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Tyndall AFB

Airfield information
IATA: PAMICAO: KPAMFAA LID: PAM
Summary
Elevation AMSL 17 ft / 5 m
Coordinates 30°04′43″N 085°34′35″W / 30.07861°N 85.57639°W / 30.07861; -85.57639Coordinates: 30°04′43″N 085°34′35″W / 30.07861°N 85.57639°W / 30.07861; -85.57639

Website www.tyndall.af.mil
Map
KPAM
KPAM
Location of Tyndall Air Force Base
Runways
Direction Length Surface
ft m
13R/31L 10,004 3,049 concrete
13L/31R 9,135 2,784 concrete


Tyndall Air Force Base is a United States Air Force Base located 12 miles (19 km) east of Panama City, Florida. The base was named in honor of World War I pilot 1st Lt Frank Benjamin Tyndall. The base operating unit and host wing is the 325th Fighter Wing (325 FW) of the Air Combat Command (ACC). The base is delineated as a census-designated place and had a resident population of 2,994 at the 2010 census.[1]

Major units

325th Fighter Wing (325 FW)

The 325th Fighter Wing’s primary mission is to provide air dominance training for F-22A Raptor pilots and maintenance personnel and air battle managers to support the combat Air Force. Training for F-22 pilots is performed in the 43rd Fighter Squadron. The 325th Air Control Squadron trains air battle managers for assignment to combat Air Force units. Additionally, wing personnel manage the southeastern air combat maneuvering instrumentation range and provide mission-ready F-15, F-16 and F-22 air dominance forces in support of the Commander, North American Aerospace Defense Command (NORAD) and the Commander, First Air Force (1 AF) / Air Forces Northern (AFNORTH) contingency plans.

From 1983 until 2010, training for F-15C/D Eagle pilots was performed at Tyndall AFB by the now inactive 1st, 2nd, and 95th Fighter Squadrons. The 1 FS inactivated in 2006, while the 2 FS and 95 FS inactivated in May and September 2010, respectively. During this time, Tyndall also hosted training for F-15C/D maintenance personnel and intelligence officers assigned to F-15C/D units.

The 325th Fighter Wing is host to more than 30 tenant organizations located at Tyndall Air Force Base, Florida. The wing consists of the 325th Operations Group, 325th Maintenance Group, 325th Mission Support Group and 325th Medical Group.

First Air Force (1 AF)

Headquarters, First Air Force at Tyndall is part of the Air Combat Command (ACC), ensuring the air sovereignty and air defense of the continental United States. As the CONUS geographical component of the bi-national North American Aerospace Defense Command and air component of United States Northern Command (USNORTHCOM), 1 AF also provides airspace surveillance and control and directs all air sovereignty activities for the continental United States.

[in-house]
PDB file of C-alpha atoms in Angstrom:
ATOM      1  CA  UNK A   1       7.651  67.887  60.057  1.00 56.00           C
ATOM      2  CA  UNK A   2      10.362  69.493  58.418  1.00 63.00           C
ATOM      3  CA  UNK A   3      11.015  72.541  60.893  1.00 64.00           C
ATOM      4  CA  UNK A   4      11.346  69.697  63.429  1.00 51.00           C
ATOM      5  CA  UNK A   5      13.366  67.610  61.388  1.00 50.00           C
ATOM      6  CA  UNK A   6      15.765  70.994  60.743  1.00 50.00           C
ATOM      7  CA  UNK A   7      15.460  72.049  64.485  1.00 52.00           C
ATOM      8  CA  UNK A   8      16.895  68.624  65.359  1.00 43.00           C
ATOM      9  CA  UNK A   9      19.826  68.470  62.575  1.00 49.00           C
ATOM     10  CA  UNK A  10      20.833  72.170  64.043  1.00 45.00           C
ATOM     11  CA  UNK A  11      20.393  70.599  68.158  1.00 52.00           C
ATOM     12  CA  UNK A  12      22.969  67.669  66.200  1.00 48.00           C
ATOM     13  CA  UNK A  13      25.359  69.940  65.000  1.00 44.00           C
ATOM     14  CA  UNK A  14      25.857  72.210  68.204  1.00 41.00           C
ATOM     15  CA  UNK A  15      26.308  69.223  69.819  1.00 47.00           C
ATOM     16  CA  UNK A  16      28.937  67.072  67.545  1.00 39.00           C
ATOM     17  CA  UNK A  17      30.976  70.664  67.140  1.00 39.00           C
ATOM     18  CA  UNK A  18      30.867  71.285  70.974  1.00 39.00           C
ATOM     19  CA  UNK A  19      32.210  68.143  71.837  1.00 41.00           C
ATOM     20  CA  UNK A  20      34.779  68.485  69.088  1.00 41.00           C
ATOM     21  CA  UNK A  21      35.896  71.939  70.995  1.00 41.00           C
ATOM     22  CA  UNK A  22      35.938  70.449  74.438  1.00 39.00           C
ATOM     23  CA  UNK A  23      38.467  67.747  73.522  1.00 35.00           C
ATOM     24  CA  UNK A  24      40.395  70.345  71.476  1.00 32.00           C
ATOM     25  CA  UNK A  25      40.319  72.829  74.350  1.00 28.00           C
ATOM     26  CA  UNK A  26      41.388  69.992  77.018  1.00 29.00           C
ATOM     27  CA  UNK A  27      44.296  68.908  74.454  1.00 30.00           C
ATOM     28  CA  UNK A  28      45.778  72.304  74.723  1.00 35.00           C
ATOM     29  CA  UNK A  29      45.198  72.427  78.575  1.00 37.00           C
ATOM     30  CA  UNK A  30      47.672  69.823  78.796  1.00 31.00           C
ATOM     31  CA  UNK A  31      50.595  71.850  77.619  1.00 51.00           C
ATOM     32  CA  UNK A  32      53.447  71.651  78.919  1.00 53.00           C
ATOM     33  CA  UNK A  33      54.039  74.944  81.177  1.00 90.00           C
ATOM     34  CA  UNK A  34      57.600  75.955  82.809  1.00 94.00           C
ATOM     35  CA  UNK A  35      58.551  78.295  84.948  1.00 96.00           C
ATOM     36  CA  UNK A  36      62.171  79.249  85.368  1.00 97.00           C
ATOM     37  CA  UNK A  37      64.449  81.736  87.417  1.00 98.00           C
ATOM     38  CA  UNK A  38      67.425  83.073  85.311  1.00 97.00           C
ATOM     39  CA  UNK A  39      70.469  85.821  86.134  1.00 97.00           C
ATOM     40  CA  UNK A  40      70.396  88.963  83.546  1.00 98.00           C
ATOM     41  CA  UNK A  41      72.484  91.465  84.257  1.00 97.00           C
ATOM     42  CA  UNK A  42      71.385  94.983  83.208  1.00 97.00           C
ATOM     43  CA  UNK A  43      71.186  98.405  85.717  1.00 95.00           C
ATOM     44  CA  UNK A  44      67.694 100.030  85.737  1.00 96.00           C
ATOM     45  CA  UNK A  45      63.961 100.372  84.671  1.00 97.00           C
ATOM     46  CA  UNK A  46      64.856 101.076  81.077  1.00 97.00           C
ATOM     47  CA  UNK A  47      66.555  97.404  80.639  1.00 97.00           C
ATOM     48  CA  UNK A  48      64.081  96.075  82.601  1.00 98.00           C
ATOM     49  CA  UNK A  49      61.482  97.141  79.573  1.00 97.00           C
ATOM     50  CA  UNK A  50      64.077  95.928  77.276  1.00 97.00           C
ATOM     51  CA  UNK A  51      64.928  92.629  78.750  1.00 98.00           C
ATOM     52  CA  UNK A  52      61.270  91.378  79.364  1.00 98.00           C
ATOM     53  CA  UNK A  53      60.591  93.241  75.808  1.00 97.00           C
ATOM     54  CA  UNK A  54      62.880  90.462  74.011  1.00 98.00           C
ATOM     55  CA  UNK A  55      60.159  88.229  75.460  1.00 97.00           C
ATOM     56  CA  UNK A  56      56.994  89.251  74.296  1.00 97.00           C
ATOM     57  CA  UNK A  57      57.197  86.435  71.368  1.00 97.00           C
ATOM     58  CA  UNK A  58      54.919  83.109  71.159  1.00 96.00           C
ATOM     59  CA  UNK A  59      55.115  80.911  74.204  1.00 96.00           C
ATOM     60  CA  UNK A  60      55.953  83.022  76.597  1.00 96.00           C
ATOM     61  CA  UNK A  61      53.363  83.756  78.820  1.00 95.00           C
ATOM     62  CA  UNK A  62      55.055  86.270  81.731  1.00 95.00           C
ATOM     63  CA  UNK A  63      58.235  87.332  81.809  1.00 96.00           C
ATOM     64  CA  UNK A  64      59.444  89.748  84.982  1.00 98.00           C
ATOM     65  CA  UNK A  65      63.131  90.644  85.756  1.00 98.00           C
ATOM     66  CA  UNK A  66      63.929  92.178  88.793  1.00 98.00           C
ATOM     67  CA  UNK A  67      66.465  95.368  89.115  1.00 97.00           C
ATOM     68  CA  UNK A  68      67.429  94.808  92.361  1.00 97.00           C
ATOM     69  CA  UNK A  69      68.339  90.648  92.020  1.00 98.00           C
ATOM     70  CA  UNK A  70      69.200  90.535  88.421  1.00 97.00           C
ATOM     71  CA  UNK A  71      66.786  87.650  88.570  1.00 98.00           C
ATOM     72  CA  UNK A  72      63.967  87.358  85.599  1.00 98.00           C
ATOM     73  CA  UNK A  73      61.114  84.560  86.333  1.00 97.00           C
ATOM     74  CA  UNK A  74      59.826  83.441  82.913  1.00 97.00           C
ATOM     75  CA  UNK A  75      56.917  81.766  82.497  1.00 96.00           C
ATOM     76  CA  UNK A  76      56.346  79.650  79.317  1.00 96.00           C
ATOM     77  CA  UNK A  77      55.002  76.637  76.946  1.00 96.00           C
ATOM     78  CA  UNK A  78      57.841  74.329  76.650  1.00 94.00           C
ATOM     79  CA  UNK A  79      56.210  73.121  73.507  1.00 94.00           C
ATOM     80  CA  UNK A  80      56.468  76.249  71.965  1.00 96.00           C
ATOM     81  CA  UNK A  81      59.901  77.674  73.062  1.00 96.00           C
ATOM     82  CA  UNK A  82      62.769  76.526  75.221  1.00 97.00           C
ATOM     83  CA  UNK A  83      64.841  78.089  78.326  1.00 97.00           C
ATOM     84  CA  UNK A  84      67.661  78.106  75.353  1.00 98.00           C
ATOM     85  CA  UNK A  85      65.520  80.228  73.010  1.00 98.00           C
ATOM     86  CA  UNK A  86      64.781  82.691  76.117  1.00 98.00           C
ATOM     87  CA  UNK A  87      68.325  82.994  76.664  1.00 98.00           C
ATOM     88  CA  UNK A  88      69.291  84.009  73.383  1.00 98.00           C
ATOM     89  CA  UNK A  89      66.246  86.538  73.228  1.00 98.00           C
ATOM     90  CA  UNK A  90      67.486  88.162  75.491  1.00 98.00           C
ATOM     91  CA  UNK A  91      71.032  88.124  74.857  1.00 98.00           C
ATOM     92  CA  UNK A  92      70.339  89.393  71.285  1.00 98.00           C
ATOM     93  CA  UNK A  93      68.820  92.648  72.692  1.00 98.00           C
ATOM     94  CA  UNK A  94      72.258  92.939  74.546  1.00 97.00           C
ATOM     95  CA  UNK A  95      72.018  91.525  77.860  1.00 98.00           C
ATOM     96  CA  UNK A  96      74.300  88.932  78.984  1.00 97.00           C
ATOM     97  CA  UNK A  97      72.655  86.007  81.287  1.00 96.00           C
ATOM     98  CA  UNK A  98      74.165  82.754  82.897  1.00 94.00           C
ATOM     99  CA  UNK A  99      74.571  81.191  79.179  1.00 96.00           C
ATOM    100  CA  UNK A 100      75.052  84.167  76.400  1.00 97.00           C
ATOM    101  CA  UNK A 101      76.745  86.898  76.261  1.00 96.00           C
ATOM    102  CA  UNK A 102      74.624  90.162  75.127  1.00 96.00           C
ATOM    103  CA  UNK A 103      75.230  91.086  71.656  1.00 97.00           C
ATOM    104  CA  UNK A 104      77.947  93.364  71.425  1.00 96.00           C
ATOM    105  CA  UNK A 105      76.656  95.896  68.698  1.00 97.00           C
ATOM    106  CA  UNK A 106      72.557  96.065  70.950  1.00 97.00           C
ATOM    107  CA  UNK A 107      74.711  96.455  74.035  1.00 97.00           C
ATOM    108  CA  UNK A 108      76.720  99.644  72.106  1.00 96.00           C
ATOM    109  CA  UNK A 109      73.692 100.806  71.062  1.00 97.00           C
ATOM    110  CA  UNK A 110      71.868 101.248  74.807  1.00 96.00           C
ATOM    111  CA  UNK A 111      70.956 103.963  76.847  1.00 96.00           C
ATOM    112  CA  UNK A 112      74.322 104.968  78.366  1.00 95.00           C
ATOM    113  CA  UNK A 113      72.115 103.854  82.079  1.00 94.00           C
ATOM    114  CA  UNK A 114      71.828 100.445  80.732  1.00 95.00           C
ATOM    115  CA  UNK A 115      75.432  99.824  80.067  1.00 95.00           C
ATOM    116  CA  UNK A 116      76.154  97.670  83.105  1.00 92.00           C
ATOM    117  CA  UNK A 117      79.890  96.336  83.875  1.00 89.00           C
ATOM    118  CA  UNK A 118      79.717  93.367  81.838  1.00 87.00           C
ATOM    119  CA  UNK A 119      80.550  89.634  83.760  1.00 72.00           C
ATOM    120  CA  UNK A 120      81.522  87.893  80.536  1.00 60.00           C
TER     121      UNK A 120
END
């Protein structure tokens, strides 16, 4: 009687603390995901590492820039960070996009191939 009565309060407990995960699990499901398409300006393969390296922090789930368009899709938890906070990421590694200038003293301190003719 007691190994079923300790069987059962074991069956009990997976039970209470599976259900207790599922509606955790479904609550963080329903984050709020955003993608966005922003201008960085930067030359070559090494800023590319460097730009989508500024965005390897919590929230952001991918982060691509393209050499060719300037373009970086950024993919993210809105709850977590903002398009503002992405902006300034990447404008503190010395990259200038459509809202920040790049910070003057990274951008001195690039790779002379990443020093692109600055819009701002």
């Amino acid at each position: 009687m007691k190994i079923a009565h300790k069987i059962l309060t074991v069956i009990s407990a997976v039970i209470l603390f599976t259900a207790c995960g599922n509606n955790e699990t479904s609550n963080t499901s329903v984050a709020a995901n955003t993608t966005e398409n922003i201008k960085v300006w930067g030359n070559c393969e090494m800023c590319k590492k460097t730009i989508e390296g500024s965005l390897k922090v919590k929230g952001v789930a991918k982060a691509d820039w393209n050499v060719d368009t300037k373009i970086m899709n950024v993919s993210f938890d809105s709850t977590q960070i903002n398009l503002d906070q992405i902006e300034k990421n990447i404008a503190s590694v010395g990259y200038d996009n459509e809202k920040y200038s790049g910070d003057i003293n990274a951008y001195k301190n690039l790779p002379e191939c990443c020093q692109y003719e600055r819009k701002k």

1 AF primarily consists of Active Guard and Reserve (AGR) and Air Reserve Technician (ART) personnel of the Air National Guard (ANG), augmented by additional part-time "traditional" Air National Guard and Air Force Reserve personnel. Operationally-gained by ACC, 1 AF is the only Numbered Air Force in the Air National Guard and is responsible for all Air National Guard F-15 and F-16 fighter units.

53d Weapons Evaluation Group

The 53d Weapons Evaluation Group (53 WEG), is an Air Combat Command tenant organization that reports to the 53d Wing (53 WG) at nearby Eglin Air Force Base. Among its subordinate squadrons at Tyndall, the 53 WEG manages offshore weapons ranges over the Gulf of Mexico, manages target drone programs ranging from sub-scale target drones to a fleet of QF-4 Phantom II Full-Scale Aerial Targets (FSAT), most of which are converted F-4E and F-4G aircraft. The 53 WEG will also have management of QF-16 as older F-16A and F-16C aircraft are converted to FSATs. The 53 WEG also serves as primary manager for "William Tell," the annual U.S. Air Force Air-to-Air Weapons Meet and competition.

Additionally, all of the Air Force's Air Battle Managers are initially trained at Tyndall prior to proceeding to Tinker AFB, Oklahoma for actual positional training in the E-3 Sentry AWACS aircraft.

The Air Force Civil Engineer Support Agency is also headquartered at Tyndall and a branch of the Air Force Research Laboratory's Materials and Manufacturing Directorate also has facilities at the base.

Reference for major units[2]

History


Tyndall Field was opened on 13 January 1941 as a gunnery range. The airfield was named in honor of 1st Lt Frank Benjamin Tyndall (1894–1930). Lieutenant Tyndall was a World War I pilot, Silver Star recipient, and commander of the 22d Aero Squadron. Lieutenant Tyndall shot down six enemy airplanes in combat over France during World War I. He was killed on 15 July 1930 near Mooresville, North Carolina, in the crash of a Curtiss P-1 Hawk. With the establishment of the United States Air Force in 1947, the facility was renamed "Tyndall Air Force Base" on 13 January 1948.

World War II

In December 1940, a site board determined that Flexible Gunnery School No. 9 would be located 12 miles (19 km) southeast of Panama City, Florida on East Peninsula. On 6 May 1941, Army and local dignitaries held an official ground breaking for the school. Panama City's mayor, Harry Fannin, dug the first spade full of sand, and Colonel Warren Maxwell, Tyndall's first commander, wielded the first ax on the stubborn palmetto plants, so common on the East Peninsula. The site was covered with pine and palmetto trees, scrub brush, and swamps. Bulldozers worked around the clock to clear the brush and fill in swamps.[3]